Jayne Cole is a graduate student in the Department of Art History. This past spring, she was awarded a grant from the Henry Luce Foundation and the Consortium for the Study of the Asias, to travel and do research in China during the summer. During her time in China Jayne interned at the Shanghai Museum.
This past summer, I traveled to China with Professor Elizabeth Kindall and classmate Floris Lafontant after receiving a grant from the Henry Luce Foundation and the Consortium for the Study of the Asias. It was my first attempt at grant writing, and the process tested my patience and writing abilities. I was grateful for Elizabeth’s help editing multiple drafts.
When the news came in the spring, I was ecstatic! The days slowly crept by until I left on June 21. I spent a total of 5 weeks in China: 2 with Elizabeth and Floris, and the last 3 by myself interning at the Shanghai Museum.
My summer research questions centered on understanding and experiencing Chinese museums. I used my internship at the Shanghai Museum to not only gain work experience, but also to better understand the Chinese museum world from behind the scenes.
The first two weeks with Elizabeth and Floris flew by! We spent our time visiting exciting new sites, traveling to seven different cities, experiencing a plethora of museums, and eating wonderful food. I learned so many things during those first two weeks: what questions to answer when visiting a museum, how to conduct research, how to properly photograph a building, and how to ask new questions when something does not go as planned.
I was nervous when Elizabeth and Floris said goodbye to me in Shanghai after the first two weeks. My Chinese language skills are marginal at best, and I was in one of the biggest cities in the world! The only character I could read on a street sign was the one that said “road.” Not helpful. However, as soon as my internship started, I felt comfortable and at home.
My internship was in the Education Department of the Shanghai Museum. I was tasked with editing documents in English, and conducting a survey to foreign guests. I worked three days a week.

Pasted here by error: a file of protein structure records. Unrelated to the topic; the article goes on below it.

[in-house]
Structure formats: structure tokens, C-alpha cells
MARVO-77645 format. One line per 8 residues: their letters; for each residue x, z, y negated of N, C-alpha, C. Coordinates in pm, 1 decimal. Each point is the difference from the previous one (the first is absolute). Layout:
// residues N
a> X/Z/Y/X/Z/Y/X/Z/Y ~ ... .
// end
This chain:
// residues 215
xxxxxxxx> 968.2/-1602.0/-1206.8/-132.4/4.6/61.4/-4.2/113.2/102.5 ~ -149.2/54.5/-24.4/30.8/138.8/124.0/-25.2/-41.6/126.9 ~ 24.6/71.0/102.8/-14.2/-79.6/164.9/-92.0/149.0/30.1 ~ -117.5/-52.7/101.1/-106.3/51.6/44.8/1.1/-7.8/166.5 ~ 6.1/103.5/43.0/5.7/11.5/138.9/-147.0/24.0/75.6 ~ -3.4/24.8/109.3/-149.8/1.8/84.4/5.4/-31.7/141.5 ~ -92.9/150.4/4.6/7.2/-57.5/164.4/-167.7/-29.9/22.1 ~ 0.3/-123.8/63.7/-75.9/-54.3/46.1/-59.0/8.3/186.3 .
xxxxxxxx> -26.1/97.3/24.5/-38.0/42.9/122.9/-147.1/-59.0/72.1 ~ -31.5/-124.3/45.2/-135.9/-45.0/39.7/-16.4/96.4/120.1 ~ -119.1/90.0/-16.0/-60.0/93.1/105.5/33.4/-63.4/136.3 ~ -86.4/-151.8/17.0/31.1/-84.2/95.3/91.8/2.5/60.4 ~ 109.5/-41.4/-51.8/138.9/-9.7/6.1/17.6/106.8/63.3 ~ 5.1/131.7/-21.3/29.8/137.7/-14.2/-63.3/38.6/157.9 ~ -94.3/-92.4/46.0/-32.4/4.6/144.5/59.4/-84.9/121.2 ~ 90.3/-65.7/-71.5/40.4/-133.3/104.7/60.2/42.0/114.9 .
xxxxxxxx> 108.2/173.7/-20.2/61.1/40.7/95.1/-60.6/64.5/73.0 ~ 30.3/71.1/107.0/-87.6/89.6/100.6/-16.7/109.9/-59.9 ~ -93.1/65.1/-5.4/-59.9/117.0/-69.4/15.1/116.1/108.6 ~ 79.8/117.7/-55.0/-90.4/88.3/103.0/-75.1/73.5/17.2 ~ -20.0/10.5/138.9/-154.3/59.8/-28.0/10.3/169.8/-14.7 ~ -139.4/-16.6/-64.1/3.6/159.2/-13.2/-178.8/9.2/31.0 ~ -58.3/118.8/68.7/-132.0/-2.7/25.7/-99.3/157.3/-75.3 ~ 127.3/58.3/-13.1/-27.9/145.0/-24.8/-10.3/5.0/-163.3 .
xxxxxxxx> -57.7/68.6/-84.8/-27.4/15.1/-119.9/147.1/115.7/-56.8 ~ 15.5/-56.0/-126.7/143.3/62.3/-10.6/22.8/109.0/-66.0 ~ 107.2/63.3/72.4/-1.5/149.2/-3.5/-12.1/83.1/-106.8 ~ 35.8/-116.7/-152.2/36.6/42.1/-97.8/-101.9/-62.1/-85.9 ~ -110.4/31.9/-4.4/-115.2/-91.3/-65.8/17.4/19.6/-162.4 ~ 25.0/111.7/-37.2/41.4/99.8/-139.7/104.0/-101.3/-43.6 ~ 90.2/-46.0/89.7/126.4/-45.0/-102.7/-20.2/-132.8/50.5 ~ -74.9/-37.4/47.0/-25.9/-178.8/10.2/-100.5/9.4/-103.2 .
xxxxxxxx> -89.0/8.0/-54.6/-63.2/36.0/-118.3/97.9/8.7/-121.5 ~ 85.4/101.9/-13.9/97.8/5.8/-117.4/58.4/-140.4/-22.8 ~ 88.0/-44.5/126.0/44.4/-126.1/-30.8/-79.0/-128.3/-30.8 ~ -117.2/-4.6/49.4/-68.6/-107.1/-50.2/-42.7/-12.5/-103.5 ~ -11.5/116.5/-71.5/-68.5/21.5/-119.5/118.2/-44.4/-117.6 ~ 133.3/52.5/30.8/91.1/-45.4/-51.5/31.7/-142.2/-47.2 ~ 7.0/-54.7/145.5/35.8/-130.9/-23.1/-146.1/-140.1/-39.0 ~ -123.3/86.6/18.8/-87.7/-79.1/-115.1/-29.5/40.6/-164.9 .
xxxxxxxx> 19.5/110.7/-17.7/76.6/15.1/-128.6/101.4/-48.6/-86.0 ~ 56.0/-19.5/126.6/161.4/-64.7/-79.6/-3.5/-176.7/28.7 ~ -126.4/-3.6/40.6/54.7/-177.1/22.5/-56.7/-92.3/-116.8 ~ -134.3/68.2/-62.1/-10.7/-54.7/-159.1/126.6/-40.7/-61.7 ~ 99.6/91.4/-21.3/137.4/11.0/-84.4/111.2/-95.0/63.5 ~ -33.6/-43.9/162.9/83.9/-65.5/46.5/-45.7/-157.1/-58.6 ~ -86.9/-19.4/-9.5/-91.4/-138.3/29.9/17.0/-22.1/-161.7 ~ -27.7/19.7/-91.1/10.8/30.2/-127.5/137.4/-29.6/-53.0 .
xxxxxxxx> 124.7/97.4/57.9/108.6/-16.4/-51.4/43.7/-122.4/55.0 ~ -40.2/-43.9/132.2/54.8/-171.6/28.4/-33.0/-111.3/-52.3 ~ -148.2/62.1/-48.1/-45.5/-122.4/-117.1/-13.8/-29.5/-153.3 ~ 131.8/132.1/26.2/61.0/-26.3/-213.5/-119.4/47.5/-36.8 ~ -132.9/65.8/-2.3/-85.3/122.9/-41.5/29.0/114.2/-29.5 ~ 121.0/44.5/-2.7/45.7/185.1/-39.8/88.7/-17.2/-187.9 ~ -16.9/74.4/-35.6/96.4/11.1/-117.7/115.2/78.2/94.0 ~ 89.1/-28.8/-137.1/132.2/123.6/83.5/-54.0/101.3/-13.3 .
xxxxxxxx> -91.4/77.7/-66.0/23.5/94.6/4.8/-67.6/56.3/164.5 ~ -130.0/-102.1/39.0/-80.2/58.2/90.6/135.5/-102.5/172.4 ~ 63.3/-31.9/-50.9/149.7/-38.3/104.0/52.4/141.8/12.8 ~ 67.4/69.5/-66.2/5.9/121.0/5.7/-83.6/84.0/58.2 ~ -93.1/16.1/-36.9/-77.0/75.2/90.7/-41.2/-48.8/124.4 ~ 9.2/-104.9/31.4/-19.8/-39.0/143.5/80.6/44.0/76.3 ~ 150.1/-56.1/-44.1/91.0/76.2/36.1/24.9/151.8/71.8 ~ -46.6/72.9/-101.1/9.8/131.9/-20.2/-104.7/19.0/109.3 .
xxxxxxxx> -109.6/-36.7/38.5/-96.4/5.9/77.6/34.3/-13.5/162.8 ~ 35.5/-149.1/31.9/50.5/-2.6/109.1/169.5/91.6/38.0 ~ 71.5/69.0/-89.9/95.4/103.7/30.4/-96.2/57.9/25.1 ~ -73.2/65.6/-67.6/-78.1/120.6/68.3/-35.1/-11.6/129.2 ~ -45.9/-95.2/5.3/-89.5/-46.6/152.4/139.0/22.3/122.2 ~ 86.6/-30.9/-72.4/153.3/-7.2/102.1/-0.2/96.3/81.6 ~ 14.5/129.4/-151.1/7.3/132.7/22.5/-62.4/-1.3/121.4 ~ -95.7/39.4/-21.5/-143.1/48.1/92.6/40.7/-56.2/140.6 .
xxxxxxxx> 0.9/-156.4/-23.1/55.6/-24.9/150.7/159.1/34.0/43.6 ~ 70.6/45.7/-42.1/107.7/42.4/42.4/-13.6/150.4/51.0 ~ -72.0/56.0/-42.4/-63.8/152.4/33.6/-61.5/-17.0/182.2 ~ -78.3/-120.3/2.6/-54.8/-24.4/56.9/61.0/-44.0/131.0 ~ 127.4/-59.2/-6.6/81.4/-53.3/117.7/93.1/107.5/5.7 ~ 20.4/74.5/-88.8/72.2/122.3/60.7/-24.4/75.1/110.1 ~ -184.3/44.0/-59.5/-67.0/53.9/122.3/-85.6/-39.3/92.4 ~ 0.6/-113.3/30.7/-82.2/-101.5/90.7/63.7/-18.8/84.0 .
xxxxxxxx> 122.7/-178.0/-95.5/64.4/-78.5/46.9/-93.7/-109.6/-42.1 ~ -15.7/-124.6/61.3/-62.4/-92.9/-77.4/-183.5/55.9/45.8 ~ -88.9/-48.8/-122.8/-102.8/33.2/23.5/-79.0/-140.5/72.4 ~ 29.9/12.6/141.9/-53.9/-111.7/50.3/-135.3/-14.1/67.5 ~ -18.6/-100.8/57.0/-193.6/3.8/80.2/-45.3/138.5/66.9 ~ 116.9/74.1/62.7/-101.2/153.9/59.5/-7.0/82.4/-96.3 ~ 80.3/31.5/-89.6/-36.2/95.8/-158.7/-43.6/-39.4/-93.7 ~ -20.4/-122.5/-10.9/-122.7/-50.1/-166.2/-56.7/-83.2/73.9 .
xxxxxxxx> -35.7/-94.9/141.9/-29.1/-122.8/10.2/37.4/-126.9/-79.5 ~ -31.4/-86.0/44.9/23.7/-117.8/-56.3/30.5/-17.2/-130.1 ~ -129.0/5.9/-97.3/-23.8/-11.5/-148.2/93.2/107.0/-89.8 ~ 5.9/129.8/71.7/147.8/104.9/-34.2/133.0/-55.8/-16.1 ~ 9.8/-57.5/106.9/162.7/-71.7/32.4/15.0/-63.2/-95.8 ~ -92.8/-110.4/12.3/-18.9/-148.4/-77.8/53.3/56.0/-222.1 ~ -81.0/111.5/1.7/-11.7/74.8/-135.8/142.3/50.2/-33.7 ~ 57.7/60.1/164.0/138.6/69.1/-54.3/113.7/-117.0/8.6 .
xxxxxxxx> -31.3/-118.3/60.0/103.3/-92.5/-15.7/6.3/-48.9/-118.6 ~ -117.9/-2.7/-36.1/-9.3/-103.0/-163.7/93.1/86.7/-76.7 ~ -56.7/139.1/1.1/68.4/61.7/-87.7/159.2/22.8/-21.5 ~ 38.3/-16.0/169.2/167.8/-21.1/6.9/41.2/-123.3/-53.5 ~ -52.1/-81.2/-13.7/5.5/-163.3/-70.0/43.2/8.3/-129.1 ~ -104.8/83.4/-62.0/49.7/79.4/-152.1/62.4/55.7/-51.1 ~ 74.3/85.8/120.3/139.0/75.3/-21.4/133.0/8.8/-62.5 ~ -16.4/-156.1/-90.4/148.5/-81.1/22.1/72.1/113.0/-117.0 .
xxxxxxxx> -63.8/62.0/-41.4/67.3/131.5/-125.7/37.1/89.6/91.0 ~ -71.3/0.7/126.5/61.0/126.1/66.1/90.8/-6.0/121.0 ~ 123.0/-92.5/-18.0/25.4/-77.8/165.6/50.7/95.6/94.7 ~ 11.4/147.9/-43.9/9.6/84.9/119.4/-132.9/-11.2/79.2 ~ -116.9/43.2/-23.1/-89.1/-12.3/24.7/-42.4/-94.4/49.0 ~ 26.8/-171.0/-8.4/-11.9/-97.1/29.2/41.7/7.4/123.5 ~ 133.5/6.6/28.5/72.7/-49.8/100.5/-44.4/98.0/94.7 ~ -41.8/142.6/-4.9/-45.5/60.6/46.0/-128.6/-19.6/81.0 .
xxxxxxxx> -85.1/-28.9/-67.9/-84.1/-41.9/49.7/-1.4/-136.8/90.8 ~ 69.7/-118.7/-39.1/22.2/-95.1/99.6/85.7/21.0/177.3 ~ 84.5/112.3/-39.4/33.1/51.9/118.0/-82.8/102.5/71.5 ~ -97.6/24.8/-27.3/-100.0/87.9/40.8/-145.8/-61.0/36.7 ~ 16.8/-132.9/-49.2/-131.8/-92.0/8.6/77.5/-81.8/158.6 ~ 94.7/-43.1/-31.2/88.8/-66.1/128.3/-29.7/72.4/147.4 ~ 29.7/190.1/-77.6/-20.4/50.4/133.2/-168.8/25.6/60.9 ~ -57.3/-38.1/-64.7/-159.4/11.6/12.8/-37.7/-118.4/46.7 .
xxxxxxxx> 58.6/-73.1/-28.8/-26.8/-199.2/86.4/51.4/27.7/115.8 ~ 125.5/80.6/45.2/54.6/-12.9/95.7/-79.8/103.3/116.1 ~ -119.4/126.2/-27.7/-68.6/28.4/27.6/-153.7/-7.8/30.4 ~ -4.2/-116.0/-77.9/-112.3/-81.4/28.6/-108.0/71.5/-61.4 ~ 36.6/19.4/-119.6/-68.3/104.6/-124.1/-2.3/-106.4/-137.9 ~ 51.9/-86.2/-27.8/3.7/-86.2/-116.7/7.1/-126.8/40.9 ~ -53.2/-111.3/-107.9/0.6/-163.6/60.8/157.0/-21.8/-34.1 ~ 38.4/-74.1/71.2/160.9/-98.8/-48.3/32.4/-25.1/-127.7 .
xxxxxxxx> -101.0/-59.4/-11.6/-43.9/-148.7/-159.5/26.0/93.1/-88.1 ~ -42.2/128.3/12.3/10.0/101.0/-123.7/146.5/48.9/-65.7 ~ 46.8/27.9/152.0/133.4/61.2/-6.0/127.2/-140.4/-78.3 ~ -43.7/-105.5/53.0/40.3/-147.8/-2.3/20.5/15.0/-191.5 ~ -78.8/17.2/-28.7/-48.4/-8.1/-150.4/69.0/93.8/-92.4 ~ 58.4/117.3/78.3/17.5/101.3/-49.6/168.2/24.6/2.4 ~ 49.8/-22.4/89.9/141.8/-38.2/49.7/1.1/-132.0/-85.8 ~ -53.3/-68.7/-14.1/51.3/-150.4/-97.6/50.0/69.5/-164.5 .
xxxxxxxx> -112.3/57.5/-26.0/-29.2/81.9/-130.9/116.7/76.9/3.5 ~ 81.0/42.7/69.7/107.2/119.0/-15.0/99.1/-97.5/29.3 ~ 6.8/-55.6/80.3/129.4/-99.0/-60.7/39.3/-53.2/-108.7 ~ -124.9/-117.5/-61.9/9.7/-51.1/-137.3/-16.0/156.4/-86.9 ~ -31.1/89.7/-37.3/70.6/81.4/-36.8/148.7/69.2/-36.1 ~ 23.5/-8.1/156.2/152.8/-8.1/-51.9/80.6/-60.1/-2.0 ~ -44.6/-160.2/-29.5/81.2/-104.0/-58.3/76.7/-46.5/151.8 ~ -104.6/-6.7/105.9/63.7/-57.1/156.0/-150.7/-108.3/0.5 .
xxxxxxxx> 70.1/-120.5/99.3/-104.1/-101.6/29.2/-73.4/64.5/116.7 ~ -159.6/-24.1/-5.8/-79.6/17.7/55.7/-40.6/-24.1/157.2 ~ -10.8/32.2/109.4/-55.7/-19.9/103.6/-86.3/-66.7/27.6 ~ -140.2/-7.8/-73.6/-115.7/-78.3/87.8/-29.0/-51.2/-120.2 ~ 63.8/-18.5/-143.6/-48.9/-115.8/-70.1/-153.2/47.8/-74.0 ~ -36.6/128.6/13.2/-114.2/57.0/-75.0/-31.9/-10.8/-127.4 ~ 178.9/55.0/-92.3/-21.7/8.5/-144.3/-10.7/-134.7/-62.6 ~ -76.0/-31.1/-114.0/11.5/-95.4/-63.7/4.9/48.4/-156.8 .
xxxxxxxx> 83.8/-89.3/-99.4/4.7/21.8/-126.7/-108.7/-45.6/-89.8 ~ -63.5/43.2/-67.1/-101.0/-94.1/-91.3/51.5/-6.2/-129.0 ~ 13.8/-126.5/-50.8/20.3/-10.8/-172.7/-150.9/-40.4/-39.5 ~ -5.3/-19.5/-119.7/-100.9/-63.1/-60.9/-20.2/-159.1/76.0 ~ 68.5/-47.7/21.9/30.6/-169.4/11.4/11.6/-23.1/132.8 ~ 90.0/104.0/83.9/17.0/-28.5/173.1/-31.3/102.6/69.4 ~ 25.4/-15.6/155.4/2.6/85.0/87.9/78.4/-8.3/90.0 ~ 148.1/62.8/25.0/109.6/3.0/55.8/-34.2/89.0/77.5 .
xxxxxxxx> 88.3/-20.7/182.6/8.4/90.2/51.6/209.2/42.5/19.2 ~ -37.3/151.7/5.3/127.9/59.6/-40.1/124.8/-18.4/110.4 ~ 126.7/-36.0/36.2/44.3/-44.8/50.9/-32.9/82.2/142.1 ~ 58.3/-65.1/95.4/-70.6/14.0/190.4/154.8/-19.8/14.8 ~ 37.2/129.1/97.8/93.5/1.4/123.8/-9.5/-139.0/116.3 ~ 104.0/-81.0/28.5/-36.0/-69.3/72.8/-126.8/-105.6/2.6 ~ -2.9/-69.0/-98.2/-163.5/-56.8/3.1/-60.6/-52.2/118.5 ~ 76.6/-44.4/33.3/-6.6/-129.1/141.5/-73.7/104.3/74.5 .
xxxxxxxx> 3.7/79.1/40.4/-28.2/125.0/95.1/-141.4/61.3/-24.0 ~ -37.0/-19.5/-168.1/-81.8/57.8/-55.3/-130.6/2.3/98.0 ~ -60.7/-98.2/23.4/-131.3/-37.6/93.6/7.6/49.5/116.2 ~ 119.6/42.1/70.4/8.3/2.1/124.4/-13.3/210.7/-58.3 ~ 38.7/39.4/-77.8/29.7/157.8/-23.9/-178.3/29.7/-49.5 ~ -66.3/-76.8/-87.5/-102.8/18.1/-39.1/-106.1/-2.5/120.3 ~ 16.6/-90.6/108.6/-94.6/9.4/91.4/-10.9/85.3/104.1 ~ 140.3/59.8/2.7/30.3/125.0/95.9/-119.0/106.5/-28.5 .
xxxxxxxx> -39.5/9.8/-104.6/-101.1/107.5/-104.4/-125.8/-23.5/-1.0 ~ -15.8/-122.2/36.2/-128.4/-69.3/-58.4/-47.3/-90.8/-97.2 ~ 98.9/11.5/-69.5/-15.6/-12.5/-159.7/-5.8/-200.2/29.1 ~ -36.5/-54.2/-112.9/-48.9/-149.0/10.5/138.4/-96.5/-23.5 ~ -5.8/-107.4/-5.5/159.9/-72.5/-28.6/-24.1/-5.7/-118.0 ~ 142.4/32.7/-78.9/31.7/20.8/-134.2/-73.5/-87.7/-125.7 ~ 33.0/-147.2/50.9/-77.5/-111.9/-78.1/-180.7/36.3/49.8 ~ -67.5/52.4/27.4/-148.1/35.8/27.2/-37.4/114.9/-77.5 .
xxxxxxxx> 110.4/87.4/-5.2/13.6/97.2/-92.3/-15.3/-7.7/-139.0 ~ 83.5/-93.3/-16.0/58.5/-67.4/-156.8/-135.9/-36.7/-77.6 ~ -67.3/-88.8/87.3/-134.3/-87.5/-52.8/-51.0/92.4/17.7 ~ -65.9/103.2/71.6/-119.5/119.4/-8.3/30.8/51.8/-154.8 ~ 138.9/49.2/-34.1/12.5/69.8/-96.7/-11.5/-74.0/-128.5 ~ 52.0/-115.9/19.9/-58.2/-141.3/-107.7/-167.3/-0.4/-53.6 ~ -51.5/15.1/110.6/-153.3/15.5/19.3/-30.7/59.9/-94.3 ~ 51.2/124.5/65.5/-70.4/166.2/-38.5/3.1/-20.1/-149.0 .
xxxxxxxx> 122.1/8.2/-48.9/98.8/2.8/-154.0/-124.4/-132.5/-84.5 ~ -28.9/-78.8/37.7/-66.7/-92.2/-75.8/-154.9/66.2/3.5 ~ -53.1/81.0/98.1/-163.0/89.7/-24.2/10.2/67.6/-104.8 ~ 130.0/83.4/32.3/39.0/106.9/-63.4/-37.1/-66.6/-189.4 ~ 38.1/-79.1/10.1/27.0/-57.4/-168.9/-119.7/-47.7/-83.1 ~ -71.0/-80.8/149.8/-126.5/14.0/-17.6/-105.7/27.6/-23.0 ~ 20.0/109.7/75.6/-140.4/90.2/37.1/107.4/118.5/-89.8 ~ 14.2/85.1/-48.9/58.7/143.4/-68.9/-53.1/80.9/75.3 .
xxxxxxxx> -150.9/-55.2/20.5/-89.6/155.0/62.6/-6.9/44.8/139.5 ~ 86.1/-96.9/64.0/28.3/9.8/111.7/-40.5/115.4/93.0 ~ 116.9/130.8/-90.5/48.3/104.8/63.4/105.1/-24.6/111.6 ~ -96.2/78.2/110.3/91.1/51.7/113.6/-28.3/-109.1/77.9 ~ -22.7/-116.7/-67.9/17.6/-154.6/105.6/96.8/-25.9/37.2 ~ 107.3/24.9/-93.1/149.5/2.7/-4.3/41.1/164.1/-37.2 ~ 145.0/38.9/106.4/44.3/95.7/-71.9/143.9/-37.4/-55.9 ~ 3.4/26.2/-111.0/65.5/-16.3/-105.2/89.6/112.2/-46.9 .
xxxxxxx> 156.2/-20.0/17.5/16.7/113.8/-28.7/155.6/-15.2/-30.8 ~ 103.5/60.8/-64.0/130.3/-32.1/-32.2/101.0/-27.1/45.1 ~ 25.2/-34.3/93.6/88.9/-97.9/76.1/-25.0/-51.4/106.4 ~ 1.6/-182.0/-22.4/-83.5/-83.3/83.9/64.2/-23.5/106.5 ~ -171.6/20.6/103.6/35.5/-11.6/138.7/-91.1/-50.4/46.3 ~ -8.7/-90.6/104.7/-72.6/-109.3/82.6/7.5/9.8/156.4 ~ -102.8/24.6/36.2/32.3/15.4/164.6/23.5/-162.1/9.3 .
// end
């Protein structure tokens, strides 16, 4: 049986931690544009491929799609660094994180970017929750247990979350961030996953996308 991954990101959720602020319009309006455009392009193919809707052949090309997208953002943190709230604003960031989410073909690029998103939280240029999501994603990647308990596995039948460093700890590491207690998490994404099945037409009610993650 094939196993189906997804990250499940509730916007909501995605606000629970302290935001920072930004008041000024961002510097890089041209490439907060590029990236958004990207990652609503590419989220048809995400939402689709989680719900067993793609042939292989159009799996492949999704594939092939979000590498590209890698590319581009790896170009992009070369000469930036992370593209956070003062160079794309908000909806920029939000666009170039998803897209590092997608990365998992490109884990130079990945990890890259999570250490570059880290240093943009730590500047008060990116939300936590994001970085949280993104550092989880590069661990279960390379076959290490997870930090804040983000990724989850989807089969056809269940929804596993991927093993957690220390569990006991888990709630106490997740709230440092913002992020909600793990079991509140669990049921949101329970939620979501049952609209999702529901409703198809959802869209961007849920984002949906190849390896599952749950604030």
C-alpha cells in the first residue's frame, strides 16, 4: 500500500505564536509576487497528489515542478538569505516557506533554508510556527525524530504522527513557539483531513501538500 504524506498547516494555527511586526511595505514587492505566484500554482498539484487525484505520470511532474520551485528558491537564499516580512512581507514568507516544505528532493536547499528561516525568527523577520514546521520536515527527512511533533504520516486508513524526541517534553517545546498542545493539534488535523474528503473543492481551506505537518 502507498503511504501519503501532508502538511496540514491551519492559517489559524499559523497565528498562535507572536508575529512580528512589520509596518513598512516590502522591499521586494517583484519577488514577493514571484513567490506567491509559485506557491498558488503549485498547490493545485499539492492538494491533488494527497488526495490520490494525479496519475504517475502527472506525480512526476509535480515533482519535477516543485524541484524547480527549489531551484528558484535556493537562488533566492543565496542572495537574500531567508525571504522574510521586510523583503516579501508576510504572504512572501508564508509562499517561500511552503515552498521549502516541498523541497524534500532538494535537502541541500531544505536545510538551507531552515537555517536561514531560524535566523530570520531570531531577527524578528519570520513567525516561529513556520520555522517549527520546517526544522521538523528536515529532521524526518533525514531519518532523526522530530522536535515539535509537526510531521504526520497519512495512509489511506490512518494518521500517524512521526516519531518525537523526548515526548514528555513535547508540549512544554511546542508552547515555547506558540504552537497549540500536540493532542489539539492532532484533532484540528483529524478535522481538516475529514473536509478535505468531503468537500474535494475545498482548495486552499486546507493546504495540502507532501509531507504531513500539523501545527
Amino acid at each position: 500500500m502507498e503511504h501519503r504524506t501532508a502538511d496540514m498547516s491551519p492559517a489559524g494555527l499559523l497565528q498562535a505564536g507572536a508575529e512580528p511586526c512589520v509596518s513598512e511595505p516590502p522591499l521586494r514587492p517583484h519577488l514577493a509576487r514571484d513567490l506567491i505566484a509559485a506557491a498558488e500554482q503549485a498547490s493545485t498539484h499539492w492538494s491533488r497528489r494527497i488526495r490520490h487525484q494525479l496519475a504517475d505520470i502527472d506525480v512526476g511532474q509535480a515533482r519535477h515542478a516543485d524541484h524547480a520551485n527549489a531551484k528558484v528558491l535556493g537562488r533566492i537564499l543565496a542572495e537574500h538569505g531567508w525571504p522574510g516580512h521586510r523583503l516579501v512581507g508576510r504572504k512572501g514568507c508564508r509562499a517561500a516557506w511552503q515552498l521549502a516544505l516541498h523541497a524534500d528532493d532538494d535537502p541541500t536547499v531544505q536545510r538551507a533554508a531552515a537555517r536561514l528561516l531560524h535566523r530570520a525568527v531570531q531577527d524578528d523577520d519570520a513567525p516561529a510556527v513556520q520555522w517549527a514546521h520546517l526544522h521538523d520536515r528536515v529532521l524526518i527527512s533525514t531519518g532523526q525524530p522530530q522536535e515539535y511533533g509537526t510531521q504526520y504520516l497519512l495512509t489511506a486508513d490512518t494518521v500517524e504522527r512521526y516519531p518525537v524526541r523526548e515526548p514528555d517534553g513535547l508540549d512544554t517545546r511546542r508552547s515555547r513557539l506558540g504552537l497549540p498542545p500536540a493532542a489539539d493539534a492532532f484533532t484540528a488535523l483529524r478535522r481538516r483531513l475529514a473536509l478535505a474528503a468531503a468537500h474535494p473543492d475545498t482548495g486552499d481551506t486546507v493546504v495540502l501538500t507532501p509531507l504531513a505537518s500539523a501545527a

The Shanghai Museum is huge! It has many different permanent exhibitions and has one of the largest museum collections in China. As a result, it is an extremely popular tourist location for both Chinese and international tourists. Many guests waited in line for over two hours to enter the museum.
The Education Department is located in the basement of the Shanghai Museum, and spread between many different offices. I often got lost trying to find the bathroom. I was the only international intern in the office, although they had about ten other college students volunteering. Many of the interns spoke English and attended school in the United States. I made friends quite easily, and still chat with many of them over WeChat, a communications app popular in China that is a combination of texting and Facebook.
My boss paired me with a partner, a high school volunteer named Venus. She translated for me in the office, and also assisted me in my work assignments. We were fast friends, and I was grateful for her help. She often helped me order lunch.
Editing was harder than I expected it to be, but I enjoyed it. I primarily helped edit materials for the exhibition 100 Objects from the British Museum. It was really rewarding to work on something that will be used in the near future. A highlight was editing an official document used by the museum to negotiate future visiting exhibitions and cultural exchange.
Surveying was another interesting challenge. Using skills from a previous job I held at the Walker Art Center, I compiled a list of visitor-experience based questions (in English) with the help of Venus. We centered our questions around a specific exhibit focused on the different cultural groups in China. Venus and I administered the survey for four days and surveyed 48 people. After our surveying concluded, we analyzed the results and summarized them in a report for our boss, which Venus wrote in Chinese. It was a really fascinating project, and I learned a lot about Shanghai Museum’s international audience, the museum’s strengths, and areas of improvement.
In my spare time, I visited a lot of museums. My surprising favorite was the Propaganda Poster Museum. The museum was hidden in the basement of an apartment complex and challenging to find, but luckily I had a friend with me who had been there before. I was excited to find a poster I wrote about last semester in Heather Shirey’s class!
I left Shangahi the last week in July. I was sad to leave, but am excited to go back in the future! I left with a much better understanding of Chinese museums, and am excited to continue developing my research this upcoming semester.